Osteoporosis in RA
Osteoporosis is a common feature in adults with rheumatoid arthritis (RA), and may lead to an increased risk of fracture. Patients who fracture are often immobilized for a significant period, and this may have a further adverse effect on bone. In general, several studies have shown a two-fold increase in osteoporosis in patients with RA compared to individuals of the same age and sex who do not have RA. Several factors may contribute to the increased risk, including difficulty with taking exercise and long-term use of corticosteroids (often referred to as ‘steroids’). Osteoporosis can of course occur for reasons other than having RA, so in any patient diagnosed with osteoporosis, the appropriate (and usual) tests should be performed to exclude other explanations. This review highlights the steps that can be taken to prevent this important complication in RA.
What is osteoporosis?
Osteoporosis means porous bone and it is a condition of the skeleton characterized by reduced bone quantity and quality. Bone mass peaks by about the age of thirty and slowly decreases thereafter. Bone undergoes a continuous process of break down and formation, so that every year approximately 10% of the skeleton in adults is remodelled. An imbalance between the rate of breakdown and formation leads to bone loss. This results in fragile bones and an increased risk of fractures. The most common sites for fracture are the hip, spine and wrist. Osteoporosis is common; it is estimated to affect over 200 million people worldwide. One in three women and one in five men, older than 50 years may eventually experience osteoporotic fractures.
Why are people with RA at increased risk?
In RA, bone may be affected by structural joint damage (erosions) and osteoporosis. The causes of osteoporosis associated with RA are numerous and include the effects of chronic inflammation, the effects of medication and lifestyle factors.
Osteoporosis in RA can present in two ways: generalised bone loss or periarticular (around joint space) osteoporosis. The latter is probably due to local release of inflammatory agents. Inflammation leads to more severe bone loss in the hand as compared with at the hip or spine, and has been shown to be reduced in patients whose inflammatory disease is treated more aggressively. The remainder of this article focuses on generalised osteoporosis.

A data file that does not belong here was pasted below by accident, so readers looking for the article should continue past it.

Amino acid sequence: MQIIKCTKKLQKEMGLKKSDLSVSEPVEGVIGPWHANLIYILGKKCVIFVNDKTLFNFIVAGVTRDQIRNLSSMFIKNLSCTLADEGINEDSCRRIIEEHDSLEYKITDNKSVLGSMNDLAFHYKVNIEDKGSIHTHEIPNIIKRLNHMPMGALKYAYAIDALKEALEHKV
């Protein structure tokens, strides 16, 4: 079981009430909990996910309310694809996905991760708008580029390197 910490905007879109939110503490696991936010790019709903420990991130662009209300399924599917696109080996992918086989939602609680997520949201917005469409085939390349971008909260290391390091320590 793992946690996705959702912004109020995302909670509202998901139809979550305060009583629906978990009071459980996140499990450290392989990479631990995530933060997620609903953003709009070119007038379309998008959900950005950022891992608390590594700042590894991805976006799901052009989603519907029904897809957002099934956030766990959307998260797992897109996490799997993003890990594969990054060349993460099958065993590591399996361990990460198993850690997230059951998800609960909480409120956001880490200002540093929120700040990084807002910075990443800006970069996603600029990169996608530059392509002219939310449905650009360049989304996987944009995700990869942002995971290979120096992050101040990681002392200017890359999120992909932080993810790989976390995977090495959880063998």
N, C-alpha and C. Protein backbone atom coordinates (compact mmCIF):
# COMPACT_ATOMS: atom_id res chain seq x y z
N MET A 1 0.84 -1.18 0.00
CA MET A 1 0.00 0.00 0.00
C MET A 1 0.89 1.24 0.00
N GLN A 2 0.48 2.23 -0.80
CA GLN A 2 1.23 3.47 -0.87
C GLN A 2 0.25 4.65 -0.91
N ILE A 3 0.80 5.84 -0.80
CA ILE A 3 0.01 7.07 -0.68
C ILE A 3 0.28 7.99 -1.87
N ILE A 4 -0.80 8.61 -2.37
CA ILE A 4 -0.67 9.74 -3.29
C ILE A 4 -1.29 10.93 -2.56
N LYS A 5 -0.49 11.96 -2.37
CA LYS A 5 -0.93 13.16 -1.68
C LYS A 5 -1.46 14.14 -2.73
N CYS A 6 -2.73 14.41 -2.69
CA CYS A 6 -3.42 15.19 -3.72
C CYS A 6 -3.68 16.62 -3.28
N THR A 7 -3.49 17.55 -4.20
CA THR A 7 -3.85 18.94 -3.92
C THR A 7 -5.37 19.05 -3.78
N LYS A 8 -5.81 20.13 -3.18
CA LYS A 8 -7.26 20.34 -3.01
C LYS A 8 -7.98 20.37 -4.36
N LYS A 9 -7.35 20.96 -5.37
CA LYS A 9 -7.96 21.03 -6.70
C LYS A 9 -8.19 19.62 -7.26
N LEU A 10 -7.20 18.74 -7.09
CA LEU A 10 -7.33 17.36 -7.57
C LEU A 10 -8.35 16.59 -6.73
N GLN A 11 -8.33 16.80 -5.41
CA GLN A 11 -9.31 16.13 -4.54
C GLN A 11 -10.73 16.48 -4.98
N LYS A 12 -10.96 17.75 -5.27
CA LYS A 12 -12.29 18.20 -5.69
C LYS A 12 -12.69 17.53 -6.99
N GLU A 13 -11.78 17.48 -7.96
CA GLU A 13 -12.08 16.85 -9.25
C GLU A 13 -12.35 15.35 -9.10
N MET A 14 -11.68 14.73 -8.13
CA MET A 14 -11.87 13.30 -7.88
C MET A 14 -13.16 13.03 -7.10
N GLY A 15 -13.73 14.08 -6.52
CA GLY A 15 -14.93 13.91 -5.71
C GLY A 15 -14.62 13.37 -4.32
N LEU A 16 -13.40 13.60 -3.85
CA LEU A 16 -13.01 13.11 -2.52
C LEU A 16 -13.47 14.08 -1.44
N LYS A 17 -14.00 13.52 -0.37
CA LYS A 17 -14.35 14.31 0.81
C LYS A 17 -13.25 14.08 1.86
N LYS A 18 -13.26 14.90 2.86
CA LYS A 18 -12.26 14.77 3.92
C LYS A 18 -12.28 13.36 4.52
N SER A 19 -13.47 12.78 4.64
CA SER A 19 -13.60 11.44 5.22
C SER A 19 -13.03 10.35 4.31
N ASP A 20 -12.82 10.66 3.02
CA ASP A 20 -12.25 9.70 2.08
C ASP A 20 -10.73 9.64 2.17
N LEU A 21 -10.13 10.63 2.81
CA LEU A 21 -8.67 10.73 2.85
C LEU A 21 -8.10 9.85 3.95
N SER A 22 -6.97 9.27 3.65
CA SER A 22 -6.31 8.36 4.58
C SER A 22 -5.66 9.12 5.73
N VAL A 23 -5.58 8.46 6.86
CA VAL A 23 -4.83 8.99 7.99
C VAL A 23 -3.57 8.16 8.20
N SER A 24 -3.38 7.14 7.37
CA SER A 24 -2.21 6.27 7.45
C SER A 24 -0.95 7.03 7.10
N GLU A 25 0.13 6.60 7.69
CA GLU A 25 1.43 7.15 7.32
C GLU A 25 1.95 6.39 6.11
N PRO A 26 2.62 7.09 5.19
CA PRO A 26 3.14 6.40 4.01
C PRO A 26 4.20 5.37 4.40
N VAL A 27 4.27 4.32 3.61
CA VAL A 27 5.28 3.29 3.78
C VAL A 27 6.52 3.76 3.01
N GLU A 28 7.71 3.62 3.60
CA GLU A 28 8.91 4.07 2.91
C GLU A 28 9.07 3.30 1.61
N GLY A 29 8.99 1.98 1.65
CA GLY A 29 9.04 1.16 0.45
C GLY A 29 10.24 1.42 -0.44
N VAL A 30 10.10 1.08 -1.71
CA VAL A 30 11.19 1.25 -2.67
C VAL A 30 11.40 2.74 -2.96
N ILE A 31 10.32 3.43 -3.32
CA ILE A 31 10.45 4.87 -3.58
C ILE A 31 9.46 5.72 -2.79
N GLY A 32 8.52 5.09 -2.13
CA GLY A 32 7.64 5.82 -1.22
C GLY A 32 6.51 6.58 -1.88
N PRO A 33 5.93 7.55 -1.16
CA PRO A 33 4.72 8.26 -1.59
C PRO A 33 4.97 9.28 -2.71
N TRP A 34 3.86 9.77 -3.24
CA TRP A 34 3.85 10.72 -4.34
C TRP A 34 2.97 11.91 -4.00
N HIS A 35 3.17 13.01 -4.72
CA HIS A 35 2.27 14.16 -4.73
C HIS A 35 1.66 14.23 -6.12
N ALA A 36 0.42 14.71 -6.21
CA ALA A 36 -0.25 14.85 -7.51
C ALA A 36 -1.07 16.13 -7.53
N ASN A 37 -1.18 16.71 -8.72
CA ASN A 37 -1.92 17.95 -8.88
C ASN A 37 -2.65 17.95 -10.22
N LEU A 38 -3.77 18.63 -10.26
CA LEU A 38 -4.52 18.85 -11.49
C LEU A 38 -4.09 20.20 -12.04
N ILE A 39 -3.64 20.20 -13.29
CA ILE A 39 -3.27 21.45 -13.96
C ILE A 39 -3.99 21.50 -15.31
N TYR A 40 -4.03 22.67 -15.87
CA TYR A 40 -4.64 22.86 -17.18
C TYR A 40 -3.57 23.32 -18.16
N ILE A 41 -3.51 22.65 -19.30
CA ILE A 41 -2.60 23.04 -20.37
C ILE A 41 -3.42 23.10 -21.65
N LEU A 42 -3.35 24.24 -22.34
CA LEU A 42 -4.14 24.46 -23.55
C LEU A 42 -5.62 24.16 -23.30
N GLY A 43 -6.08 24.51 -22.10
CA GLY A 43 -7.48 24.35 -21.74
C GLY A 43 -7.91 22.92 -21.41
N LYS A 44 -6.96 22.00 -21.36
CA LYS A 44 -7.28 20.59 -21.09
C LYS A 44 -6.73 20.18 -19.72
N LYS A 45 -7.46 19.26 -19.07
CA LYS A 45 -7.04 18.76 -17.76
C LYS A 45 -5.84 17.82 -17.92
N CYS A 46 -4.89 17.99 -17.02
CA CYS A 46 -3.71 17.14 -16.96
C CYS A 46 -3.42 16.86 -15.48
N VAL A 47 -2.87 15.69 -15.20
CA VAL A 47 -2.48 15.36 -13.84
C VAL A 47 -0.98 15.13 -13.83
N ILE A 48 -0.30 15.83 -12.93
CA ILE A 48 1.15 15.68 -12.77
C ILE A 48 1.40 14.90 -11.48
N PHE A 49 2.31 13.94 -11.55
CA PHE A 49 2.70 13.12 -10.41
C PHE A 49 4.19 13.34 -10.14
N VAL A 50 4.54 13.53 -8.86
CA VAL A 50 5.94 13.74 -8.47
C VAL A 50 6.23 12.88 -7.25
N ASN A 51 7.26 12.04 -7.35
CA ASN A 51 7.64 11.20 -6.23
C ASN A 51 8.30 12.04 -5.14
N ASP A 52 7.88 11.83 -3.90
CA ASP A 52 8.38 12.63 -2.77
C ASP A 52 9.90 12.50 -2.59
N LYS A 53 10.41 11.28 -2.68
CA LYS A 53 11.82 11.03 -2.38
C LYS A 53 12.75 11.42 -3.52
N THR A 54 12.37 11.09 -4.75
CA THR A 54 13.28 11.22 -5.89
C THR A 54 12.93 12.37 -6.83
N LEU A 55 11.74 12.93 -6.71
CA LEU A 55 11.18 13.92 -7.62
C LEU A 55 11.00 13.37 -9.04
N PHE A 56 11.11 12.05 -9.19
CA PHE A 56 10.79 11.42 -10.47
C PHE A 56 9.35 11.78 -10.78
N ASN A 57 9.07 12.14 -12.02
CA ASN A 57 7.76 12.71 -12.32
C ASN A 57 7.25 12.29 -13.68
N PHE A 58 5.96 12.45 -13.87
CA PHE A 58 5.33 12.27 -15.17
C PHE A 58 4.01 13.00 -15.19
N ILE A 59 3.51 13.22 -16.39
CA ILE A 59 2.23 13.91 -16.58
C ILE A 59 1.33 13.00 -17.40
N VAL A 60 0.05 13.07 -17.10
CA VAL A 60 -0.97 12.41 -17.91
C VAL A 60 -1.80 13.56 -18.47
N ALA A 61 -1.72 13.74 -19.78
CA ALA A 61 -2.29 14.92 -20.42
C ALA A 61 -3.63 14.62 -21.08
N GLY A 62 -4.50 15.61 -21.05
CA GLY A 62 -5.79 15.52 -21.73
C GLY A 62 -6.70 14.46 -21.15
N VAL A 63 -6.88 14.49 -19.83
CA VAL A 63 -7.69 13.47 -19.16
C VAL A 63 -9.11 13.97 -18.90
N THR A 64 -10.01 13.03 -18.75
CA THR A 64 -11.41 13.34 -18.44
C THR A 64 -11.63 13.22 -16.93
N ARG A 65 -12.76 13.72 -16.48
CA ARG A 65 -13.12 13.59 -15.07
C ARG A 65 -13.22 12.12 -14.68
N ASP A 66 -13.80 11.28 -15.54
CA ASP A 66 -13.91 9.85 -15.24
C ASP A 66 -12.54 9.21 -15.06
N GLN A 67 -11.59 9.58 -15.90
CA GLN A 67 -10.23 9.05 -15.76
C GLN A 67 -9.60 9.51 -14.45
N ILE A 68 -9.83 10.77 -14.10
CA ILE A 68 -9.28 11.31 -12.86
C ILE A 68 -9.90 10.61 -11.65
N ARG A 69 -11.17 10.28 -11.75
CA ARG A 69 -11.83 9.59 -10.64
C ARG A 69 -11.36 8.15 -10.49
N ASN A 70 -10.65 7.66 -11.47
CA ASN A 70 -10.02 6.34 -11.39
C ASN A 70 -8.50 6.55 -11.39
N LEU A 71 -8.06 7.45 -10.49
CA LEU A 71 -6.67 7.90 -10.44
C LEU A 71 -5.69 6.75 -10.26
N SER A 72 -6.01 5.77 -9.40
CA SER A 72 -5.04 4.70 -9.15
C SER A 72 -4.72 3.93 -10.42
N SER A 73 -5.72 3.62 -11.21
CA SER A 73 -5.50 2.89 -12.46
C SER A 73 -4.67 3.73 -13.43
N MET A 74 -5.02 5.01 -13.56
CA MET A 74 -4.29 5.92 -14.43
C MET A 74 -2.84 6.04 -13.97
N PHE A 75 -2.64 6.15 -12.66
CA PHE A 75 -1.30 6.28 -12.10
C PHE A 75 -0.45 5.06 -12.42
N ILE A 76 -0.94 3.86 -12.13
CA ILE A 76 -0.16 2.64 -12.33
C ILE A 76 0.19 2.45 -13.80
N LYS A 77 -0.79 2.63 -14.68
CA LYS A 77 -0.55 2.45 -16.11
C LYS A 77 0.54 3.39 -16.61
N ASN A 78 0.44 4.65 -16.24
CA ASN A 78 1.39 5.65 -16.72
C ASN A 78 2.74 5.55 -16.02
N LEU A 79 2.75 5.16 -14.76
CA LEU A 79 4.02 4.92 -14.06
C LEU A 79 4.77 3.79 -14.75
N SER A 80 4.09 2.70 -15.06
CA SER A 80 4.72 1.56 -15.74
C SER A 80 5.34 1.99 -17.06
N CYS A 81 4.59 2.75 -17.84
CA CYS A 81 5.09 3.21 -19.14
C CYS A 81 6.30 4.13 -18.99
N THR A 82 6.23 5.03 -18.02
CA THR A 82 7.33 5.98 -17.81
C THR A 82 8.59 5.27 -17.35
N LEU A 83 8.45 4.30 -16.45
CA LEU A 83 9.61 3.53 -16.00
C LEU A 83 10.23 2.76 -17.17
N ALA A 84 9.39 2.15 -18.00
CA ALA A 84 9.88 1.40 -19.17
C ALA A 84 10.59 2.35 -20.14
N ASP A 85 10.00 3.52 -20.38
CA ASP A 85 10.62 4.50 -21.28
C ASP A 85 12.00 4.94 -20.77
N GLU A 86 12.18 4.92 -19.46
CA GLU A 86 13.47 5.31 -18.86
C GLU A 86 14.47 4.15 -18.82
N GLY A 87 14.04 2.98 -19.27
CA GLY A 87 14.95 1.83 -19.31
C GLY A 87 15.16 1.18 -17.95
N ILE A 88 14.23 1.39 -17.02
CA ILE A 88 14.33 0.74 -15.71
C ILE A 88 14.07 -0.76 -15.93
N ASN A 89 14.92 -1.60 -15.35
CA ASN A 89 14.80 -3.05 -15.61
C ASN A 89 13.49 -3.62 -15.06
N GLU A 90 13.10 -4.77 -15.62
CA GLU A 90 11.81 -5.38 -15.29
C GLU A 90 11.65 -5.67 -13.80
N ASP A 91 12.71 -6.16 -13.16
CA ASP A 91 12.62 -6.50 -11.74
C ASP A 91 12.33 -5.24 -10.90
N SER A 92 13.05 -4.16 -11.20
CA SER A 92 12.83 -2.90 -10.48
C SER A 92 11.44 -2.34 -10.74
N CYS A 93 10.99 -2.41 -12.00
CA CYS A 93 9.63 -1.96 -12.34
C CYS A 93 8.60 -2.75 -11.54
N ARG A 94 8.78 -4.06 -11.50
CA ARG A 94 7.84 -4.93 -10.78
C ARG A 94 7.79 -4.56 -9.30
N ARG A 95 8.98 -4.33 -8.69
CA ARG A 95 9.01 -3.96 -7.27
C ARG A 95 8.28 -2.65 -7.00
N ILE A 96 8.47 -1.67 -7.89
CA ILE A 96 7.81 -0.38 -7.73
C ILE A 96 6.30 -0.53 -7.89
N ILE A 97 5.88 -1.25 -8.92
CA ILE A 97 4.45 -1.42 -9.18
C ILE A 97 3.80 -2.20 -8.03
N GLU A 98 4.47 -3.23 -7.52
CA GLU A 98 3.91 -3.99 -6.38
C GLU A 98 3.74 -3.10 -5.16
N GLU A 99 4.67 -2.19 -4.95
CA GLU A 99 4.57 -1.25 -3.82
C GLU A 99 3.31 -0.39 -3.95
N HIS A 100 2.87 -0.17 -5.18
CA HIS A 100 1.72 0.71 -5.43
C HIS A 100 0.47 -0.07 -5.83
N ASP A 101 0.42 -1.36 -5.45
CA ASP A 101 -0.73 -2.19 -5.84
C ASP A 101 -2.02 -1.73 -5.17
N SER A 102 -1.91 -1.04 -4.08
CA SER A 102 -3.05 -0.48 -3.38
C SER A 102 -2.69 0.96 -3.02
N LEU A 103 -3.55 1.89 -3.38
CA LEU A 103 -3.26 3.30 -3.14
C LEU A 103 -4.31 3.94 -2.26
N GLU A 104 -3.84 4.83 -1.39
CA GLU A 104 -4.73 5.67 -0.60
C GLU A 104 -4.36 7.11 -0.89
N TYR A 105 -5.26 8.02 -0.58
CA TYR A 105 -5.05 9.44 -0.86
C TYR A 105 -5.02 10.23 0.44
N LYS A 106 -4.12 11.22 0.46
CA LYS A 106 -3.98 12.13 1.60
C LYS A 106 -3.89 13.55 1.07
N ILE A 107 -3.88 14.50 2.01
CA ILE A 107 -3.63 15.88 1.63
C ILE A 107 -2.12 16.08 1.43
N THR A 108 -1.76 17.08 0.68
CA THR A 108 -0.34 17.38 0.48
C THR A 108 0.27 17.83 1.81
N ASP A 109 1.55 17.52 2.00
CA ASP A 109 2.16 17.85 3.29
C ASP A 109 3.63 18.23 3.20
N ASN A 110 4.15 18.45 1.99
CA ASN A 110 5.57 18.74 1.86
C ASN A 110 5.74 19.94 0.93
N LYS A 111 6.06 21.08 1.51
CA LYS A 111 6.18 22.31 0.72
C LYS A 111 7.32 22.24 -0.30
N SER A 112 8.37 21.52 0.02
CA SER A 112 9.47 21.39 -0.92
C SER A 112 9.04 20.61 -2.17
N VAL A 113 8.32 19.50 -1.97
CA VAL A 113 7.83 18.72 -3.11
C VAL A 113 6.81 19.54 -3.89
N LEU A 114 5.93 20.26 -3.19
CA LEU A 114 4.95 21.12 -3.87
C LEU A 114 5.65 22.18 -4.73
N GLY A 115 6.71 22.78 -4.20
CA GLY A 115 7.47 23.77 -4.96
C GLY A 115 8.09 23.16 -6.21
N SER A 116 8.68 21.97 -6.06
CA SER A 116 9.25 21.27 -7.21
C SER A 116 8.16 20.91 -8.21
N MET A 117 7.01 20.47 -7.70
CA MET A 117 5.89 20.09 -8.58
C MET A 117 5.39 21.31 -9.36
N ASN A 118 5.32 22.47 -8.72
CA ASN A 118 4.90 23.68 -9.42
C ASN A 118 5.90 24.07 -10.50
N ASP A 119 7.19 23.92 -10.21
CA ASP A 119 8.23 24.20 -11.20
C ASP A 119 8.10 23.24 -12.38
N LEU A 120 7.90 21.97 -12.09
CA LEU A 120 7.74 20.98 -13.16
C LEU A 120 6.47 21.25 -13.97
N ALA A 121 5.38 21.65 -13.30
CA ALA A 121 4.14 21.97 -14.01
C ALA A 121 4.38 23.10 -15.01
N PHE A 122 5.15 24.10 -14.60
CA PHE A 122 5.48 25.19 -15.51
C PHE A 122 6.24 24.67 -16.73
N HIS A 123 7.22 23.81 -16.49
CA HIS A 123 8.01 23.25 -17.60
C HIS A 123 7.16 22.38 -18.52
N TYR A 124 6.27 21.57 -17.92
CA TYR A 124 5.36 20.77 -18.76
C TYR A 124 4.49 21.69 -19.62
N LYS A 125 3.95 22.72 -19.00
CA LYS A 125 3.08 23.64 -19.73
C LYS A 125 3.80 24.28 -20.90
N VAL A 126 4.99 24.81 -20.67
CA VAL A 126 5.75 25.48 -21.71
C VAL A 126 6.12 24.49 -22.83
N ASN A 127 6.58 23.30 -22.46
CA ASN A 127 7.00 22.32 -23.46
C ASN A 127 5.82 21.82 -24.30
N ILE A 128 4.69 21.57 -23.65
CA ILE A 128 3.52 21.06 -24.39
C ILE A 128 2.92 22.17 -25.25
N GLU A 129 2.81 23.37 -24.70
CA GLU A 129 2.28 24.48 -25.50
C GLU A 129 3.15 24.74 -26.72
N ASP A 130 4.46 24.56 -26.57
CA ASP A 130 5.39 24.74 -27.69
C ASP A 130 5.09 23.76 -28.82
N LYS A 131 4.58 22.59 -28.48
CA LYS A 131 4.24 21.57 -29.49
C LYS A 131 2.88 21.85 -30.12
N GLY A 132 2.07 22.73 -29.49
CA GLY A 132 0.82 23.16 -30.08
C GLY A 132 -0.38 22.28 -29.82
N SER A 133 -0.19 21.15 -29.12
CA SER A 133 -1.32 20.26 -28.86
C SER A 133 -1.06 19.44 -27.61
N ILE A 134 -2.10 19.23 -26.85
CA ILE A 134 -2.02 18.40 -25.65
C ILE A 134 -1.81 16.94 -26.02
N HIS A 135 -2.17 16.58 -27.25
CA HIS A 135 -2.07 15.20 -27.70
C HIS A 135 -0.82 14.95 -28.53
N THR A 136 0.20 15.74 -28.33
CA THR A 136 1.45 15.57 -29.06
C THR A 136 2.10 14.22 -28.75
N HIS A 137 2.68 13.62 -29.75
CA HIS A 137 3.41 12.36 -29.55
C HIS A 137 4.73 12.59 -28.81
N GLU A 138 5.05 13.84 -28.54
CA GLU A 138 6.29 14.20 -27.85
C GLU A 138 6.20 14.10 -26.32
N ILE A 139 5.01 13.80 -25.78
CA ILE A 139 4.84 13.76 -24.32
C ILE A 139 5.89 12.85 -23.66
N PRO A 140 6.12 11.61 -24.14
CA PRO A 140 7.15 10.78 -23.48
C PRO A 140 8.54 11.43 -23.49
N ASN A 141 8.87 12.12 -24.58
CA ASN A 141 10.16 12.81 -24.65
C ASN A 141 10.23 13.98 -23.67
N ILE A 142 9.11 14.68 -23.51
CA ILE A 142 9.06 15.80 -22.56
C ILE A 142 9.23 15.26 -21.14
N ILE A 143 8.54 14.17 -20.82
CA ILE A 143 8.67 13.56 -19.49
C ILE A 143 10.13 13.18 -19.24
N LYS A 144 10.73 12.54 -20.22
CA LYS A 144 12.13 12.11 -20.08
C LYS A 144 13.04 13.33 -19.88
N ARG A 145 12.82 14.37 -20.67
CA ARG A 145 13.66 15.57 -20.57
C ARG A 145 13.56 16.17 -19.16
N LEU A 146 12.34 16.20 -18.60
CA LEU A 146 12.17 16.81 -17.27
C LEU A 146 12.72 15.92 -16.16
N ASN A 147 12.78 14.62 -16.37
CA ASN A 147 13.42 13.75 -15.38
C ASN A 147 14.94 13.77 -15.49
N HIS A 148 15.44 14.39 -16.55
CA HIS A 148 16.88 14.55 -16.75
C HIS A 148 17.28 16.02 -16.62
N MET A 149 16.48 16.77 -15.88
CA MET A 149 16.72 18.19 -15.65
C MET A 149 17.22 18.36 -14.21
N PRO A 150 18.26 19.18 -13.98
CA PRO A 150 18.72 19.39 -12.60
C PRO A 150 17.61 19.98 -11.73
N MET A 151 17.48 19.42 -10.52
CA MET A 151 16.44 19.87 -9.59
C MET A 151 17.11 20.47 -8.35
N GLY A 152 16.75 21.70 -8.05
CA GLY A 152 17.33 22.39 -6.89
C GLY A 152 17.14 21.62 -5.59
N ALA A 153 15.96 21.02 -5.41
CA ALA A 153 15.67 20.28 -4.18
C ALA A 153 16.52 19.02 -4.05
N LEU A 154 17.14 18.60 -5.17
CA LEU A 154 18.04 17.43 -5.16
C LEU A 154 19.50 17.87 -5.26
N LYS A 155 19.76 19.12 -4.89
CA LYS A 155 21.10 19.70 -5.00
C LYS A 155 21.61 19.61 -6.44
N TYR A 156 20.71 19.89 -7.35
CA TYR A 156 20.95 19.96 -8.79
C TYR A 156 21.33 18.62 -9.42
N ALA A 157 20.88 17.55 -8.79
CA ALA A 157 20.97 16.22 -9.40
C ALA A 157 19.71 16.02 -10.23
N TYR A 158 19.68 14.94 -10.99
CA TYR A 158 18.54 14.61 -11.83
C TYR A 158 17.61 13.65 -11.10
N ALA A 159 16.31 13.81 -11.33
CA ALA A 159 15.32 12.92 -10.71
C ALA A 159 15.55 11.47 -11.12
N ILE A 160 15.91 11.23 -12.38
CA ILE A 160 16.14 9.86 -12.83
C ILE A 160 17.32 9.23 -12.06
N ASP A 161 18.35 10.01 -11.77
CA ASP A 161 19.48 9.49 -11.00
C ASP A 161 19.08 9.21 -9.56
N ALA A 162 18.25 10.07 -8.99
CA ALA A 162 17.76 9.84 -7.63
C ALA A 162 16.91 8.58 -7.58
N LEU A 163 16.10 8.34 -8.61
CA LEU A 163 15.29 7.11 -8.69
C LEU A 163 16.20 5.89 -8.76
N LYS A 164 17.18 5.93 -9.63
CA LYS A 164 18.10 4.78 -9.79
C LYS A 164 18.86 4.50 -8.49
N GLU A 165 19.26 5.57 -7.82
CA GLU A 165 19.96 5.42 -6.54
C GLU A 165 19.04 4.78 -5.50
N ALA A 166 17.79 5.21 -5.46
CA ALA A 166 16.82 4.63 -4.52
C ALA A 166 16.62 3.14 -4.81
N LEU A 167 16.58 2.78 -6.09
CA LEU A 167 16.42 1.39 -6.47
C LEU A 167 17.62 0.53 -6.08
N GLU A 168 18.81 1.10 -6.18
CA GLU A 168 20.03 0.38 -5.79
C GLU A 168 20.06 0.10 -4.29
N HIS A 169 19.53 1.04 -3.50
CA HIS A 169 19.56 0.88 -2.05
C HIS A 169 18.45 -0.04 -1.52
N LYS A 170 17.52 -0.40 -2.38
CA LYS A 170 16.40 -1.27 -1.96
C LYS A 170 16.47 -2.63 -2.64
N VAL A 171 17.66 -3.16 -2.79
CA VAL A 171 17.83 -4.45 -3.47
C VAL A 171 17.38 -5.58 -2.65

In RA risk factors of generalised osteoporosis and fractures could be divided into two groups: 1) disease related risk factors and 2) traditional risk factors. The most frequently reported RA related risk factors are particularly inflammation, disease duration, but also immobility, disability and high dose corticosteroid use). In addition to the factors described above, there are a number of traditional risk factors that are not specific to RA. These include being female, increasing age, a postmenopausal state, family history of osteoporosis, being underweight, inadequate physical activity, cigarette smoking, high alcohol intake and increased falls risk.
How is osteoporosis diagnosed?
Bone density is measured by a type of scan called ‘dual energy x-ray absorptiometry’ (DEXA). DEXA is the standard method used to establish or confirm a diagnosis of osteoporosis. This technique uses low doses of radiation, is quick and requires no undressing. It is suitable for individuals who suffer from claustrophobia as the patient is not enclosed during the scan. Results from the scan may be incorporated into an online web based tool called FRAX to calculate an individual’s risk of breaking a bone over the next 10 years. Patients who feel that they might be at risk of osteoporosis can discuss this with their GP or hospital consultant who can advise further. In some cases, patients may be started on treatment without needing to have a DEXA scan performed if their risk of an osteoporotic fracture is high. In general, while an initial scan is often helpful and commonly performed, follow up scans are less commonly used now. In cases where they are indicated, these would typically be every 3-5 years. Your hospital consultant can advise on the need for this.